- Non-Muslim attitudes at this time were devoted largely to efforts at checking the prospect of the creation of an Islamic state and seeking constitutional guarantees for the concept of freedom of religion. At a social level, Islamization led to a harnessing also of religious identity among non-Muslim communities and the formation of groups such as Malaysian Consultative Council of Buddhism, Christianity, Hinduism, Sikhism and Taoism. Within the realms of politics, Islamization led to a further assertion by non-Muslim political parties of the secular nature of the Malaysian state.
- Perceived tensions between Muslim and non-Muslim communities have occurred largely within the controlled realms of public administration and the legal framework. Events such as 9/11, while of considerable global importance, have nevertheless had little institutional impact in Malaysia as a result of a generally accommodative administrative structure that has allowed for the resolution of religious tensions within its boundaries.
- Nevertheless, religious tensions have heightened in the past few years as non-Muslim communities seek greater institutional and legal rights following the period of Islamization. Over the past few years, there exists a perception among non-Muslim communities that existing administrative structures have failed to address complicated issues including proper registration of conversion, child custody involving Muslim-non-Muslim individuals and rights to construct non-Muslim places of worship. The government takes these concerns seriously and is committed in the effort to find a workable solution to these problems.
- Despite increasing Islamization, we should not overdraw the influence or role of Islam in public life in Malaysia. We generally adopt and do things consistent with Islamic teachings, but their primary inspiration and content need not be Islamic. For instance, our democratic system is consistent with Islam, but its primary origin is Western and it cannot be distinguished from democracy practiced in many non-Muslim countries. We have Islamic banking, but Muslims are free to use conventional banking. Muslims are subject to syariah law only in a limited way; they live by secular law in many areas. Muslims can choose to vote and be members of Muslim or non-Muslim political parties. Indeed, one of the country’s greatest achievements has been the ability to blend with some ease, Muslim and non-Muslim influences and institutions.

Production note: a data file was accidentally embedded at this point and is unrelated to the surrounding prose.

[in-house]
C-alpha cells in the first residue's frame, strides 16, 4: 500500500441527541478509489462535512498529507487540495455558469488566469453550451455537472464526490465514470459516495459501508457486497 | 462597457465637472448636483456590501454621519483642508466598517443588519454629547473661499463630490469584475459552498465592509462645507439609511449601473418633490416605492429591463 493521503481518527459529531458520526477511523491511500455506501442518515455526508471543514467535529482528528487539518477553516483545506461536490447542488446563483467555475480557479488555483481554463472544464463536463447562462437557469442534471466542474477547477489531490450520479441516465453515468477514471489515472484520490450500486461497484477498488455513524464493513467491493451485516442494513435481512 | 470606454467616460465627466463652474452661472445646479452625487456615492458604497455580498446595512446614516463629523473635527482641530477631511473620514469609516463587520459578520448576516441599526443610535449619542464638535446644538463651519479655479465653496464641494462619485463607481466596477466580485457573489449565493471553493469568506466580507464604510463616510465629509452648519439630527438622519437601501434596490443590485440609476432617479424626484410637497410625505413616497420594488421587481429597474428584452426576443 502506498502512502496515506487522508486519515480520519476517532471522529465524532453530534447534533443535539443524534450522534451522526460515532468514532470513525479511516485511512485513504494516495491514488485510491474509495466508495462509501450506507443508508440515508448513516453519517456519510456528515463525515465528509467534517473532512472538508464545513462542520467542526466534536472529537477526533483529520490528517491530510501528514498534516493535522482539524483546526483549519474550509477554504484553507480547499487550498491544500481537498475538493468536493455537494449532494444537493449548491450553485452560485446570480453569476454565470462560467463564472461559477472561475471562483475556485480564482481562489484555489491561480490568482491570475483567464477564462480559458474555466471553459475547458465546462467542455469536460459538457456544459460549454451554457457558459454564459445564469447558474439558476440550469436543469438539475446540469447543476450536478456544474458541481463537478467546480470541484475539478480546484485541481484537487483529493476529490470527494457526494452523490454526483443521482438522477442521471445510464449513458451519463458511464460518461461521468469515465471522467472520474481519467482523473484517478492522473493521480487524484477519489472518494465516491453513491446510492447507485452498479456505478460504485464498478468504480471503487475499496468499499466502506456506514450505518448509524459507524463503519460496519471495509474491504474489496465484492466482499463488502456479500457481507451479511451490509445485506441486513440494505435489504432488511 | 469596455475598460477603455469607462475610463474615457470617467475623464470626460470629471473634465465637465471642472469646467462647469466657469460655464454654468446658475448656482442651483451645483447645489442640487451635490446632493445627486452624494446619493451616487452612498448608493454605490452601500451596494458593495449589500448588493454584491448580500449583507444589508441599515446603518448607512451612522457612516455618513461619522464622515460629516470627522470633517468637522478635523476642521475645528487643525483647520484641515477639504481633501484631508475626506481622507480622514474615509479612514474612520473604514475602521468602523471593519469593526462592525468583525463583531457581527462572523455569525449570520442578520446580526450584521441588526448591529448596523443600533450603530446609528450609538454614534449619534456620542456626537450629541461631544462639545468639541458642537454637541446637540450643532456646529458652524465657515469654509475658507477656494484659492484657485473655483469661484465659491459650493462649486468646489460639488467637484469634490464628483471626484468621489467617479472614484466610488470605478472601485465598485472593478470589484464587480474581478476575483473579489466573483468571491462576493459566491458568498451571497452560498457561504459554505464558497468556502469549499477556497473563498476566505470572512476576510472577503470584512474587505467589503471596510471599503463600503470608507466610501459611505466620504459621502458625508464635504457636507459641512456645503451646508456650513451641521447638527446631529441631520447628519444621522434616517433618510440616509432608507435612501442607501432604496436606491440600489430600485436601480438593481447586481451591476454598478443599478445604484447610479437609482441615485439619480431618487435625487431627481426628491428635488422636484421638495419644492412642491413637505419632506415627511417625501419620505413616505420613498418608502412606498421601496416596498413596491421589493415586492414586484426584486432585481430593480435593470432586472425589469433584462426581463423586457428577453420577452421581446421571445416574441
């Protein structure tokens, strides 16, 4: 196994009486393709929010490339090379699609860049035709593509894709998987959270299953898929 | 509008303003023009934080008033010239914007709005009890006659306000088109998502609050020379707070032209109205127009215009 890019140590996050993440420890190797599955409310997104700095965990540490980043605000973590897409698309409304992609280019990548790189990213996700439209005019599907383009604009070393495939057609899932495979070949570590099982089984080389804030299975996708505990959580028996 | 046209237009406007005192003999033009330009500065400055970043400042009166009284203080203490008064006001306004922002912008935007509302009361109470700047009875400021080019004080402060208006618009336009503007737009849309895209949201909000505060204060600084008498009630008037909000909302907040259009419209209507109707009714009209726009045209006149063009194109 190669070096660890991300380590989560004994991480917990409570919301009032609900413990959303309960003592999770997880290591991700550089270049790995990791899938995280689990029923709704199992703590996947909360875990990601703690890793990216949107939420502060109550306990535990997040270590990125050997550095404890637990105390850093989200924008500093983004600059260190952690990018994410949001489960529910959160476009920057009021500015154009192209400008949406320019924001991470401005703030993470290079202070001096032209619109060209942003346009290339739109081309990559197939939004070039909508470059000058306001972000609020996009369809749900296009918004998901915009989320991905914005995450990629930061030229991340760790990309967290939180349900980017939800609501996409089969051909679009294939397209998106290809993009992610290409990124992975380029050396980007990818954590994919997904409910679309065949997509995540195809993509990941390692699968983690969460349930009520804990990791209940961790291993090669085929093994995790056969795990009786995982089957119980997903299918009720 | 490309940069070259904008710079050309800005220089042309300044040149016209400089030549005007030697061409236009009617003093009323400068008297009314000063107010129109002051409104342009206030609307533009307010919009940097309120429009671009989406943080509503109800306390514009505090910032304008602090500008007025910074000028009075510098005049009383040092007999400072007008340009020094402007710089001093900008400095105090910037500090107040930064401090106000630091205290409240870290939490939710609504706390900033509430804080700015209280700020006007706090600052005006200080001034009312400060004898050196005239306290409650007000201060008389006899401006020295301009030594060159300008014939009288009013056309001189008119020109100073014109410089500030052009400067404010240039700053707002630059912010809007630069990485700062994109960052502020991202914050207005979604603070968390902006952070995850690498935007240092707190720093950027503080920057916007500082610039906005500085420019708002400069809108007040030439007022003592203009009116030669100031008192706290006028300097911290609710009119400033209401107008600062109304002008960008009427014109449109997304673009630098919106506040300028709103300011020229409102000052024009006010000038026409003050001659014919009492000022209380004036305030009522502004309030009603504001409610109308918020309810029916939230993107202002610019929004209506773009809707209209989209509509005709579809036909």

Role of the Sultans
- At this time, I would like to draw attention to a constitutionally-provided stabiliser that is not often talked about but which plays an important role in the way Islam is practiced in Malaysia. This is the institution of monarchy. Malaysia has one king (Yang di Pertuan Agong) and nine sultans. The sultans reign for life in their respective states. The king is elected but he is a sultan in his own state. He is elected not by universal suffrage, but by the other sultans and his term of office is five years. He can be removed, but only by the other sultans. The election and limited terms of office of the king are features unique to the Malaysian monarchy.
- The sultanates have been in existence for over six centuries. The first kingdoms were imported by Hindu traders based on the maharaja model. The Arab traders who followed brought Islam and converted the kingdoms to sultanates in the Middle Eastern tradition. In the nineteenth century, the sultanates proved a stumbling block to British ambitions for outright colonies resulting in the establishment of the residency system, a form of indirect colonialism, which nevertheless preserved the semblance of Malay sovereignty, so as not to provoke the resistance of their subjects.
- The British, however, were percipient in one important respect. They were careful to accord reserve powers to the sultans on sensitive matters pertaining to Malay custom and religion. The principle applies to this day. The sultans remain not only as constitutional head of their respective states, but also as head of Islam.
- As a general rule, and on most matters, the sultans, as constitutional heads of state, are constitutionally bound to act on the advice of the head of government. An important exception is Islam. The sultans are the custodians of Islam in Malaysia. They have wide powers and discretion, which are enshrined in the federal and state constitutions. As a result, the sultans have a great deal of influence in the direction of religious matters.